4 years ago

Implications of Intrahepatic Cholangiocarcinoma Etiology on Recurrence and Prognosis after Curative-Intent Resection: a Multi-Institutional Study

Todd W. Bauer, Hugo P. Marques, Eliza W. Beal, Timothy M. Pawlik, Fabio Bagante, Guillaume Martel, Yi Lv, Endo Itaru, Oliver Soubrane, Luca Aldrighetti, Irinel Popescu, Xu-Feng Zhang, Alfredo Guglielmi, George A. Poultsides, Jeffery Chakedis, Shishir K. Maithel, B. Groot Koerkamp, Matthew Weiss, Feng Shen, Carlo Pulitano



We sought to investigate the prognosis of patients following curative-intent surgery for intrahepatic cholangiocarcinoma (ICC) stratified by hepatitis B (HBV-ICC), hepatolithiasis (Stone-ICC), and no identifiable cause (conventional ICC) etiologic subtype.


986 patients with HBV-ICC (n = 201), stone-ICC (n = 103), and conventional ICC (n = 682) who underwent curative-intent resection were identified from a multi-institutional database. Propensity score matching (PSM) was used to mitigate residual bias.


HBV-ICC patients more often had cirrhosis, earlier stage tumors, a mass-forming lesion, well-to-moderate tumor differentiation, and an R0 resection versus stone-ICC or conventional ICC patients. Five-year recurrence-free survival among HBV-ICC and conventional ICC patients was 23.9 and 17.8%, respectively, versus a recurrence-free of only 8.3% among patients with stone-ICC. Similarly, 5-year overall survival among patients with stone-ICC was only 18.3% compared with 48.9 and 38.0% for patients with HBV-ICC and conventional ICC, respectively. On PSM, patients with stone-ICC group had equivalent long-term outcomes as HBV-ICC patients. In contrast, on PSM, stone-ICC patients had a median overall survival of only 18.0 months versus 44.0 months for patients with conventional ICC. Median overall survival after intrahepatic-only recurrence among patients who had stone-ICC (6.0 months) was worse than OS among HBV-ICC (13.0 months) or conventional ICC (12.0 months) (p = 0.006 and p = 0.082, respectively).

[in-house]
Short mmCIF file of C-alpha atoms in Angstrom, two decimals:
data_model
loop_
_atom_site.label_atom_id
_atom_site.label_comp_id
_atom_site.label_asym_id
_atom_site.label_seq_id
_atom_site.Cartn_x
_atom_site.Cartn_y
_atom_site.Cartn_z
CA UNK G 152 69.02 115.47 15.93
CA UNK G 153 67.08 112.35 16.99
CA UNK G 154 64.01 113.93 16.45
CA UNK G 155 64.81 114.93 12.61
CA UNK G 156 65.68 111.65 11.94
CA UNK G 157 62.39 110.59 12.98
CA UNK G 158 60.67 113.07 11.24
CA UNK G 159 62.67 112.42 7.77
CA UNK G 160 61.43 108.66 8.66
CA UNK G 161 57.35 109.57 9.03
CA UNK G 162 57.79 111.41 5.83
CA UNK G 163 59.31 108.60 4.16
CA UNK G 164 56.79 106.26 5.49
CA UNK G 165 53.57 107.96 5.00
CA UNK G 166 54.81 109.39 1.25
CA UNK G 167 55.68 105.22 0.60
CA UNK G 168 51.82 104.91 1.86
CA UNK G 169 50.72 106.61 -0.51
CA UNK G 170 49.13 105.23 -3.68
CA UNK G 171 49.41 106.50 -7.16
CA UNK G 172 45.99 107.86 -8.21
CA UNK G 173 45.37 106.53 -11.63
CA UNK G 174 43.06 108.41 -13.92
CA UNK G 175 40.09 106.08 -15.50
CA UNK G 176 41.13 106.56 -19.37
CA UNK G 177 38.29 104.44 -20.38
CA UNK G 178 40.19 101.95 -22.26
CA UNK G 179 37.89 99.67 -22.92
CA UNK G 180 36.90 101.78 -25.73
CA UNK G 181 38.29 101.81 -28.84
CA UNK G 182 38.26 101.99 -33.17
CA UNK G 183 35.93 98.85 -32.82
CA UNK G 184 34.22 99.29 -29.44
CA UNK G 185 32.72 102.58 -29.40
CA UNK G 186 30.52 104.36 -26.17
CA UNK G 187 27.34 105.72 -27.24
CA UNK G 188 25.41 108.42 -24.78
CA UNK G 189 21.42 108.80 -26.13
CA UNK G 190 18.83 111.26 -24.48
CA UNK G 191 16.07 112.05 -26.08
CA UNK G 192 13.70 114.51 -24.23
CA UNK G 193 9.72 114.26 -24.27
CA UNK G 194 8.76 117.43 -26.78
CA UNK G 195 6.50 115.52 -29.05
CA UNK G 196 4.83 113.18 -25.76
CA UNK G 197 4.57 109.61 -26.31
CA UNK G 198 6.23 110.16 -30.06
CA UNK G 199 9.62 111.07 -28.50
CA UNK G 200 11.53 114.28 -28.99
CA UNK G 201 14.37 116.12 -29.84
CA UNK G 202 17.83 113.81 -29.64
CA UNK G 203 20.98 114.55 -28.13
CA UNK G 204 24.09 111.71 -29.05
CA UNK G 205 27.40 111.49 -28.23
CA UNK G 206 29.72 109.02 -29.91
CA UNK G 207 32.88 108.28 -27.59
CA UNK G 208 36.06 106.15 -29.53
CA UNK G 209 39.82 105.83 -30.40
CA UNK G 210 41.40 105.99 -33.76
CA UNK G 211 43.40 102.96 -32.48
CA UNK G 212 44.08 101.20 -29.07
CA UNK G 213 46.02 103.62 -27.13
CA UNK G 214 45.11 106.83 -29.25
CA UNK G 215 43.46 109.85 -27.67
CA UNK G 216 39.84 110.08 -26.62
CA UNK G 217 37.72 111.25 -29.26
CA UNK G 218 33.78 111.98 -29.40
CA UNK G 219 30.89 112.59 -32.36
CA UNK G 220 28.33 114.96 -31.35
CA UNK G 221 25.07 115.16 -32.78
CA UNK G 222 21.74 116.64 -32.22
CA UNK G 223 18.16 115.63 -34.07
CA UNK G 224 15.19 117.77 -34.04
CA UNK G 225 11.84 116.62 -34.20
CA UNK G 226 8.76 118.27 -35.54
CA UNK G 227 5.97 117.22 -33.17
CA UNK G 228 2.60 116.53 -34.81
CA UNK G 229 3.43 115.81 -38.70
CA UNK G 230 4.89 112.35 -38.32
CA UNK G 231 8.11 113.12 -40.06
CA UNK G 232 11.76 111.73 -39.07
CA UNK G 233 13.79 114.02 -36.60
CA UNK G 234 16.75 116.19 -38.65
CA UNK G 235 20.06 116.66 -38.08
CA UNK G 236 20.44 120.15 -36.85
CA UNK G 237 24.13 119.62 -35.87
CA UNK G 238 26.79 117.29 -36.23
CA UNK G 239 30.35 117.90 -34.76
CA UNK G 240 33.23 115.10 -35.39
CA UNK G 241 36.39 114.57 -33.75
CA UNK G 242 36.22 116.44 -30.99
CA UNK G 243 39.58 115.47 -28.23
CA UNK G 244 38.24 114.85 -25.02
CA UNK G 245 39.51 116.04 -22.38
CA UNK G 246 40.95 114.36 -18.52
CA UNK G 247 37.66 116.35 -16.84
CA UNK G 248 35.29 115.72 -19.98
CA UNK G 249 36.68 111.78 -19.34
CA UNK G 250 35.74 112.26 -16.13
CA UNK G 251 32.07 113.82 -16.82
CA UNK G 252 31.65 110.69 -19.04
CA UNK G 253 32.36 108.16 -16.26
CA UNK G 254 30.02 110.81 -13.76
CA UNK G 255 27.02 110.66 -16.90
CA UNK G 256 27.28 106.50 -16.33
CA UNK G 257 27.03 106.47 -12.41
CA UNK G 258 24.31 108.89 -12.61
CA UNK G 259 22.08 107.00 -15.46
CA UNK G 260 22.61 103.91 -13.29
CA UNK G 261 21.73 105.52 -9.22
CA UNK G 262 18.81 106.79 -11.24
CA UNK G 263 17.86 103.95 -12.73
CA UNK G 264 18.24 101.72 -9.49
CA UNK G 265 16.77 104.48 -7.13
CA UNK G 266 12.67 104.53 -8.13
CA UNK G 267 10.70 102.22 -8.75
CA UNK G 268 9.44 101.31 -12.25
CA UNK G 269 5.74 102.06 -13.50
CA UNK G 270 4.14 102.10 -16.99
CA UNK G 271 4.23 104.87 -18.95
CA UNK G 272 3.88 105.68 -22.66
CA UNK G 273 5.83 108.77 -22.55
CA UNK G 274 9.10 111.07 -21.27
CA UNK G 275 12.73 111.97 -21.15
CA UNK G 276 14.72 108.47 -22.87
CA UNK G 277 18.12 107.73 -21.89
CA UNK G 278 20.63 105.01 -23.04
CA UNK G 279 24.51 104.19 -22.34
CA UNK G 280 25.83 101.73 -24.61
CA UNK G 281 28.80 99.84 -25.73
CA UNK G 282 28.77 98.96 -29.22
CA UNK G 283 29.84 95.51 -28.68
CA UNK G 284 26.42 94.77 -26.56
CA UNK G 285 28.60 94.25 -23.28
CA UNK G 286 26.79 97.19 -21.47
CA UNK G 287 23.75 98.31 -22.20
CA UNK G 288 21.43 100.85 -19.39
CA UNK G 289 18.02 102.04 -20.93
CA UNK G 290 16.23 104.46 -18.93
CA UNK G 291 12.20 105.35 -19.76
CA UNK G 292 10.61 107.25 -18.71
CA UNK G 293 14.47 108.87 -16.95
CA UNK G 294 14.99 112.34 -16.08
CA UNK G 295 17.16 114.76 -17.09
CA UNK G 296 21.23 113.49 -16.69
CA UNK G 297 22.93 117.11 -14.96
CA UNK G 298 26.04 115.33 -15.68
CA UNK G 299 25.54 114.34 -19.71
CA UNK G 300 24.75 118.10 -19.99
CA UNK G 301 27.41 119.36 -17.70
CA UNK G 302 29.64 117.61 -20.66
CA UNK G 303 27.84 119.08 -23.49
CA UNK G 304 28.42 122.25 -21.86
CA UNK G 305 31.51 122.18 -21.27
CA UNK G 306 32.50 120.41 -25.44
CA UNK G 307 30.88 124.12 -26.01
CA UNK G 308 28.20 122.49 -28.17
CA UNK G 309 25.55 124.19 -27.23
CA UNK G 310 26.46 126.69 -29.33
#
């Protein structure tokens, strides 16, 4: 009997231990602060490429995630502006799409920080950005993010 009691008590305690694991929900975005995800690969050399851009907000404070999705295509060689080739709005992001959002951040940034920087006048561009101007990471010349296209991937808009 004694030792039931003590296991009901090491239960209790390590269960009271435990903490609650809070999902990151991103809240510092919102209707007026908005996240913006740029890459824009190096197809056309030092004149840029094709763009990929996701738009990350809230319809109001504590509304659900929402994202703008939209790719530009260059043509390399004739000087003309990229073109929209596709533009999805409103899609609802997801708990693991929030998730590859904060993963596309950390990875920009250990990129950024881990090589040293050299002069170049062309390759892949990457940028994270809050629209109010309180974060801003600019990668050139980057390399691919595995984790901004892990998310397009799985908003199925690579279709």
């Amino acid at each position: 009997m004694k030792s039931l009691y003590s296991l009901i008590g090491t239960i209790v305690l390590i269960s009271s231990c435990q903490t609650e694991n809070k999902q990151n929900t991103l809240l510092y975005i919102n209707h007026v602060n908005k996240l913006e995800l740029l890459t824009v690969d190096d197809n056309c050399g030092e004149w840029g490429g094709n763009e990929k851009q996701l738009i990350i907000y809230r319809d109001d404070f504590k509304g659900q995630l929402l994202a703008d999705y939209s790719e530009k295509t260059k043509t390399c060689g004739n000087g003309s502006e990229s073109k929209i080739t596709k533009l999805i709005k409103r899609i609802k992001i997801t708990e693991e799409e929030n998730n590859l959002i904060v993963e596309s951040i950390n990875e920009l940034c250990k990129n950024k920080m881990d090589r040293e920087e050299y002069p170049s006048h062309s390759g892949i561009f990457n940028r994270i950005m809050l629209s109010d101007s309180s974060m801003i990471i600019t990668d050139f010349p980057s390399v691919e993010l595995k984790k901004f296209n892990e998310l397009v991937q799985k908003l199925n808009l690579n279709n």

While HBV-ICC had a better prognosis on unadjusted analyses, these differences were mitigated on PSM suggesting no stage-for-stage differences in outcomes compared with stone-ICC or conventional ICC. In contrast, patients with stone-ICC had worse long-term outcomes. These data highlight the relative importance of ICC etiology relative to established clinicopathological factors in the prognosis of patients with ICC.

Publisher URL: https://link.springer.com/article/10.1007/s00268-017-4199-9

DOI: 10.1007/s00268-017-4199-9

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